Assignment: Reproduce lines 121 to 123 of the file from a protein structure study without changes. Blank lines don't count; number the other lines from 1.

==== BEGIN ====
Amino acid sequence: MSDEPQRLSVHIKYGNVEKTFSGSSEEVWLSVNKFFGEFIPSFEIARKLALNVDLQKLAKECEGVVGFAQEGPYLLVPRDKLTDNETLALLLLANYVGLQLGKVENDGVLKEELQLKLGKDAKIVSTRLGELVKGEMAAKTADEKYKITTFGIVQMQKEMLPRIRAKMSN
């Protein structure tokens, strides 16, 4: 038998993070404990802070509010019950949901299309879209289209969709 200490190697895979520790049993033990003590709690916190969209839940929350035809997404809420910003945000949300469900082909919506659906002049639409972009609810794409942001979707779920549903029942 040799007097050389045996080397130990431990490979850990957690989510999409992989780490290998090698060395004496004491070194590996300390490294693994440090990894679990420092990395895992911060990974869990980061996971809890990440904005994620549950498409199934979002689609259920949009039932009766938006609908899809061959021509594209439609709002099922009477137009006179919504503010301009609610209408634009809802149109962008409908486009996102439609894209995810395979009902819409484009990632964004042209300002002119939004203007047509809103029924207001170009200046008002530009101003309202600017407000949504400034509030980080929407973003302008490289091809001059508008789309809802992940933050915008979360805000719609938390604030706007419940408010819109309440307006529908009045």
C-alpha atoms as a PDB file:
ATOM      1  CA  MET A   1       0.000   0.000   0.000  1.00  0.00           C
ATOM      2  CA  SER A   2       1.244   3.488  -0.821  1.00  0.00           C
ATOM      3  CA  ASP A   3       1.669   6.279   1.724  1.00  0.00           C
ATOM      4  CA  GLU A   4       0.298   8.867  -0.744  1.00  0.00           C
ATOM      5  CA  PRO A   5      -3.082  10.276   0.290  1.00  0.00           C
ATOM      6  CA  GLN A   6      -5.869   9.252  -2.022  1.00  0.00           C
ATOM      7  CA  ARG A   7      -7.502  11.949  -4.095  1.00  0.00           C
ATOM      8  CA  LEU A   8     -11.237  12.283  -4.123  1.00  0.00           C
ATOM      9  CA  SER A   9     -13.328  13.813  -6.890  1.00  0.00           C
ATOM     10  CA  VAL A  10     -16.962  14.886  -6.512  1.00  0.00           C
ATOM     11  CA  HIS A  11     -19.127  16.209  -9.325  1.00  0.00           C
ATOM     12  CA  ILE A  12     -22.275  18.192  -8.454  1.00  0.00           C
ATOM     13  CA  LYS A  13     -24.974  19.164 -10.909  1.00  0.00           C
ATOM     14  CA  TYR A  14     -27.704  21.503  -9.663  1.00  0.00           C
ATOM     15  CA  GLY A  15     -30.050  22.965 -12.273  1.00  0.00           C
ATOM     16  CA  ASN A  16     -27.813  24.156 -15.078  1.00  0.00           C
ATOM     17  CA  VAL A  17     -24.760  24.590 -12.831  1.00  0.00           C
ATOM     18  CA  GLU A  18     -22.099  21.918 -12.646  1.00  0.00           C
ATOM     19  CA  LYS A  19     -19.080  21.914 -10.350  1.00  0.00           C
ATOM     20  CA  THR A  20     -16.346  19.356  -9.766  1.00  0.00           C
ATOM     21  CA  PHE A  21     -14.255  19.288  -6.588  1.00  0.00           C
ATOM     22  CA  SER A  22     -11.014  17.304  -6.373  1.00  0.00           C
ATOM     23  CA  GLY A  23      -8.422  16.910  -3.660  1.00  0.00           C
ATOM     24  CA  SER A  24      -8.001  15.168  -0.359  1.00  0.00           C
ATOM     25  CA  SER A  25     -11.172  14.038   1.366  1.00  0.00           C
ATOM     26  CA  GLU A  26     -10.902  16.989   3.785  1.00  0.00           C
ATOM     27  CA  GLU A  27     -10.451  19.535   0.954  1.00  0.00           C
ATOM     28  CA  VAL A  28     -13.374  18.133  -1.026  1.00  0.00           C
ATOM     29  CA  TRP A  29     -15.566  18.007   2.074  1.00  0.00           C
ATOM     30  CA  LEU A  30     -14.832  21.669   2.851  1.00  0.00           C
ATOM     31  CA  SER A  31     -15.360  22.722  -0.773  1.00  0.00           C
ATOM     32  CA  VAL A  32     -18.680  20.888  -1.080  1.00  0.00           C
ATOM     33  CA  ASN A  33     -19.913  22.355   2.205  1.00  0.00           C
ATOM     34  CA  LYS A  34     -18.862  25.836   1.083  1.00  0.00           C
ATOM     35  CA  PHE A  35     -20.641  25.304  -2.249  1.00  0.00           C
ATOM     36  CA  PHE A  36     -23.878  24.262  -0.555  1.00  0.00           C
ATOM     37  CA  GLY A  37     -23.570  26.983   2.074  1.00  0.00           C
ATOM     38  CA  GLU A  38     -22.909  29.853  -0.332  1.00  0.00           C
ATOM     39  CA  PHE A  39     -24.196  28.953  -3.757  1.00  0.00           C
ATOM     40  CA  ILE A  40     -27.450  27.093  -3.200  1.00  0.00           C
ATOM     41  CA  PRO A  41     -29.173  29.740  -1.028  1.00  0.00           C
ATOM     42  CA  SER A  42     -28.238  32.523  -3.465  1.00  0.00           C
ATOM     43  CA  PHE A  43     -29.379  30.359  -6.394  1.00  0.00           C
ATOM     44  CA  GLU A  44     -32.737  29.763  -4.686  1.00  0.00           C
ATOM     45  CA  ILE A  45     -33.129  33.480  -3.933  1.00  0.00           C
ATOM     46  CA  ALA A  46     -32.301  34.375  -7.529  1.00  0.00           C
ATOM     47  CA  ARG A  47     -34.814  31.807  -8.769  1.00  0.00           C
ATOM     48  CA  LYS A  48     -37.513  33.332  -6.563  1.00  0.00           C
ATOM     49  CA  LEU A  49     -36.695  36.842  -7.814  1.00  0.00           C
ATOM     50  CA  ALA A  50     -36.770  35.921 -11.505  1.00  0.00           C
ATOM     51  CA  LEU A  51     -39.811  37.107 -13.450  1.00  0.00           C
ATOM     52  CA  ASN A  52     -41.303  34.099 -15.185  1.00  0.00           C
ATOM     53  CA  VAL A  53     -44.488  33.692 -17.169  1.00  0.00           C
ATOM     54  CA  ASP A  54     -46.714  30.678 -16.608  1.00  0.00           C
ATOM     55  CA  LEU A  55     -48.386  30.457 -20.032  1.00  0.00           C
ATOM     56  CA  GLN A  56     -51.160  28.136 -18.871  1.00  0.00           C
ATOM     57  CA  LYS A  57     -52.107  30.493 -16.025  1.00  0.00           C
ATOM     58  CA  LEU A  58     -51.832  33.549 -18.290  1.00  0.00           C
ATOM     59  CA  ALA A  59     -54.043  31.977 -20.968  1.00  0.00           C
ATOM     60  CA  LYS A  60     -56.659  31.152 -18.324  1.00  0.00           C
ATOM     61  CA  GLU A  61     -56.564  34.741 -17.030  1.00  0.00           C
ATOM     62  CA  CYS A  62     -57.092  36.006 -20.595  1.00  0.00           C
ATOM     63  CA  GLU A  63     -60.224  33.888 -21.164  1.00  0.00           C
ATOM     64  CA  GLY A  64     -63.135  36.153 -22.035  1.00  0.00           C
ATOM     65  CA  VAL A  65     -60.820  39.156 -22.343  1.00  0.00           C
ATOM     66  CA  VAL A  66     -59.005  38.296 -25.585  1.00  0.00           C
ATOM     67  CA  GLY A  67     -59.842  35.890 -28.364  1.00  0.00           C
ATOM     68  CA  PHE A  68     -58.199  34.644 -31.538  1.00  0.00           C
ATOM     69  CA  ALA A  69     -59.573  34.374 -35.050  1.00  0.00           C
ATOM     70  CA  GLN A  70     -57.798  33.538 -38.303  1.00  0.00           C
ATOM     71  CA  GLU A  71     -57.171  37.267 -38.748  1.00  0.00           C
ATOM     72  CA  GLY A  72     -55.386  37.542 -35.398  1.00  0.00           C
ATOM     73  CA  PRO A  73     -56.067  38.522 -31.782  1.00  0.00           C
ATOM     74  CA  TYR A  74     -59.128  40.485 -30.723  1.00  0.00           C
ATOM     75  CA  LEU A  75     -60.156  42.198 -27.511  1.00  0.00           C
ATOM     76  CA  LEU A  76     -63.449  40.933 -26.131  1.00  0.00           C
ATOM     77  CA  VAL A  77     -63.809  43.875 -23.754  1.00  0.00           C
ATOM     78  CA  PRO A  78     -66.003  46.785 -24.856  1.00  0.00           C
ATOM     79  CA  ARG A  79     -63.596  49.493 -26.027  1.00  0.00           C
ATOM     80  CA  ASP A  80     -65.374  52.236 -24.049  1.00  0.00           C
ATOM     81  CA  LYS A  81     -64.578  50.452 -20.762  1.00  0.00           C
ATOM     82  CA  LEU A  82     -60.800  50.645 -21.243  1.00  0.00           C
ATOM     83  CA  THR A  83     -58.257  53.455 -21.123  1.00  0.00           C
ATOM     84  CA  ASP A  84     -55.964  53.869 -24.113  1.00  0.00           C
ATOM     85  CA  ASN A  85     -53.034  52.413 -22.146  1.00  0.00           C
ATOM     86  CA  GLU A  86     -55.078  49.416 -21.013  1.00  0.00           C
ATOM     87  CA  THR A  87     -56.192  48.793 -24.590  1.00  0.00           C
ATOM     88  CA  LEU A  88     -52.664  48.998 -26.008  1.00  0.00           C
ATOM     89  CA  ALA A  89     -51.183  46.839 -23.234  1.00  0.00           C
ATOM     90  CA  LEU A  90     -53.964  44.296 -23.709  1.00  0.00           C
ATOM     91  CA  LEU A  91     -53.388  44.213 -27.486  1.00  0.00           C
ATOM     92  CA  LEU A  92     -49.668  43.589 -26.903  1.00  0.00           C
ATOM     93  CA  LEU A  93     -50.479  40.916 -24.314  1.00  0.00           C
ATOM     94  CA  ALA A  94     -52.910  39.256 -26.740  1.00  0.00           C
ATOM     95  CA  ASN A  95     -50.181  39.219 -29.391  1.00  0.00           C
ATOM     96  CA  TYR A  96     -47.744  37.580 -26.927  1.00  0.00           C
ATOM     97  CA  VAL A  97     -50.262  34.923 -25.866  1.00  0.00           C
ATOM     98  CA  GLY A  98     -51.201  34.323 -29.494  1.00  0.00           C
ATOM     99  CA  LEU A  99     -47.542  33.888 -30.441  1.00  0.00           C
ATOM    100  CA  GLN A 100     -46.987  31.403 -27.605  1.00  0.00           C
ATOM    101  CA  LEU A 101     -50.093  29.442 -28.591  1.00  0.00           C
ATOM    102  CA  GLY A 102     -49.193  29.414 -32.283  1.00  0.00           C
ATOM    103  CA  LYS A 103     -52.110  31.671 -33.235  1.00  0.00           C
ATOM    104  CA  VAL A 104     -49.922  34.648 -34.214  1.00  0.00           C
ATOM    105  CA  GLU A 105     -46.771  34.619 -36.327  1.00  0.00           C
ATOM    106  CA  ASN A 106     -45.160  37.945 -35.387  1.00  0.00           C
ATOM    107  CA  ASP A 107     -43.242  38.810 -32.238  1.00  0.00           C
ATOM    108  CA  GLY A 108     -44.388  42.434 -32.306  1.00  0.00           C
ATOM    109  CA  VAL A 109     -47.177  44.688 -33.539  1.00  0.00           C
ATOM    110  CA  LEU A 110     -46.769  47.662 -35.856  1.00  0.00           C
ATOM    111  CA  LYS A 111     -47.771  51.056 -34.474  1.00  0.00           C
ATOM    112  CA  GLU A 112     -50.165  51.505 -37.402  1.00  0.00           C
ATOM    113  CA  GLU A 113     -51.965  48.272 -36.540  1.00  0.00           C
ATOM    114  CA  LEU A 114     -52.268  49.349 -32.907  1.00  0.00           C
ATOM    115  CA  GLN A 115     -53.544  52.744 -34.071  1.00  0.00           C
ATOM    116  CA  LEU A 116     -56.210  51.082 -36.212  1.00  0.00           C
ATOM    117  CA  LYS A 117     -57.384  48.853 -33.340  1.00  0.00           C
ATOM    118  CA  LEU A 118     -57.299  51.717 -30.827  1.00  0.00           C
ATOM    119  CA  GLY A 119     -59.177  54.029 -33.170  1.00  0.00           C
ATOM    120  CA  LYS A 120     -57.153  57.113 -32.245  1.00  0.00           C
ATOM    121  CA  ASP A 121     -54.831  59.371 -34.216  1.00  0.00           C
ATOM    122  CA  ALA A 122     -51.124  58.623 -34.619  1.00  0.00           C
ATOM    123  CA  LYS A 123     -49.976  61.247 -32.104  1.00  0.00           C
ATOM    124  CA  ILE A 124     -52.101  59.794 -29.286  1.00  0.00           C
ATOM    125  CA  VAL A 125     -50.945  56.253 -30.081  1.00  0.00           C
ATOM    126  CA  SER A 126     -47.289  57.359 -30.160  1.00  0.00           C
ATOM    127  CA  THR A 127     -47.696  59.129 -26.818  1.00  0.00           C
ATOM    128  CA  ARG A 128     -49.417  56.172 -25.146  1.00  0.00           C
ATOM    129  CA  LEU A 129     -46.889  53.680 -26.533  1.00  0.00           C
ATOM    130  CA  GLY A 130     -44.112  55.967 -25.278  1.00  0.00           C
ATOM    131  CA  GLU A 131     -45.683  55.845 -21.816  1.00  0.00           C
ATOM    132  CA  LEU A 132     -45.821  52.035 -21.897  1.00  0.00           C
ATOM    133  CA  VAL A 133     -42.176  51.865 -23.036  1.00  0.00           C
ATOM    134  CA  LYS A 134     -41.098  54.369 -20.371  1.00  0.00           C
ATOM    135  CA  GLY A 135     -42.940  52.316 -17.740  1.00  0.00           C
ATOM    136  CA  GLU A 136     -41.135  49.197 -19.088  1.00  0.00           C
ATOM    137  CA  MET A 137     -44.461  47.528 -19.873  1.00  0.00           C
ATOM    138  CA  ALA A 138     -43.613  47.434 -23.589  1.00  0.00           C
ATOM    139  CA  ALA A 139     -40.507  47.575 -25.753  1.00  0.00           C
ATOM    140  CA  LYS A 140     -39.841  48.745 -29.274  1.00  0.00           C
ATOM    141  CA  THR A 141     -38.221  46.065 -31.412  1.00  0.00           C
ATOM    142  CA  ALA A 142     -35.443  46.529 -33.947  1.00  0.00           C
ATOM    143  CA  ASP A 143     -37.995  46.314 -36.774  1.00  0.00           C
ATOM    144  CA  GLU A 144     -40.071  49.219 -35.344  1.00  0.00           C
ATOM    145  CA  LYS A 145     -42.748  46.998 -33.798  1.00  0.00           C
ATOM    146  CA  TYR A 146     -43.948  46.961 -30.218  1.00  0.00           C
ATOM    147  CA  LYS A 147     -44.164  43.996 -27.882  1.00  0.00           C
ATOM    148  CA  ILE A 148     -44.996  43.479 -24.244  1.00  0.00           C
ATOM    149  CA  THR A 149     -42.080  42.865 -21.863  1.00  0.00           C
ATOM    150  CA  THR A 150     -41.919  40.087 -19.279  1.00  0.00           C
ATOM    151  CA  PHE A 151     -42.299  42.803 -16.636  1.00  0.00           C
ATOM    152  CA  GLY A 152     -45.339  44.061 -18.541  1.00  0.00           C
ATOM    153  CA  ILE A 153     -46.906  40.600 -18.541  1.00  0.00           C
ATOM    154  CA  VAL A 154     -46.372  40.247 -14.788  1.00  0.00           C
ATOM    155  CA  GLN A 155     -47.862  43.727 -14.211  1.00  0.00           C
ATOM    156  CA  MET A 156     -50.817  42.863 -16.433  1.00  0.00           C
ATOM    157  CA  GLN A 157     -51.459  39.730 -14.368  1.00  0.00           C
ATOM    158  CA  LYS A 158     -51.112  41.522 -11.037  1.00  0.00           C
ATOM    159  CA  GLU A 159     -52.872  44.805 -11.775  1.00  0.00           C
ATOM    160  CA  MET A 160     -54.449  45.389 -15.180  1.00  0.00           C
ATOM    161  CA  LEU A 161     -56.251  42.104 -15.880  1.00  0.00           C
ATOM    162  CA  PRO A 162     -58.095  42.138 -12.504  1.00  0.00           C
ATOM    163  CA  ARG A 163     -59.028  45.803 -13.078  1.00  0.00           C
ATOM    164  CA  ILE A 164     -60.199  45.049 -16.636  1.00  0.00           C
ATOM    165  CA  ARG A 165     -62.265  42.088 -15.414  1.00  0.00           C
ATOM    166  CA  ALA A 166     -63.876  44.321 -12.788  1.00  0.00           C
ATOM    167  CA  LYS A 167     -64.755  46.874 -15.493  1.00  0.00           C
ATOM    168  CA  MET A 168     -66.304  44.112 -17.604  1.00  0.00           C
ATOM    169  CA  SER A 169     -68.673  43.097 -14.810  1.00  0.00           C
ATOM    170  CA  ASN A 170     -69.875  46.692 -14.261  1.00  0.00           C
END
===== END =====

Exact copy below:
ATOM    118  CA  LEU A 118     -57.299  51.717 -30.827  1.00  0.00           C
ATOM    119  CA  GLY A 119     -59.177  54.029 -33.170  1.00  0.00           C
ATOM    120  CA  LYS A 120     -57.153  57.113 -32.245  1.00  0.00           C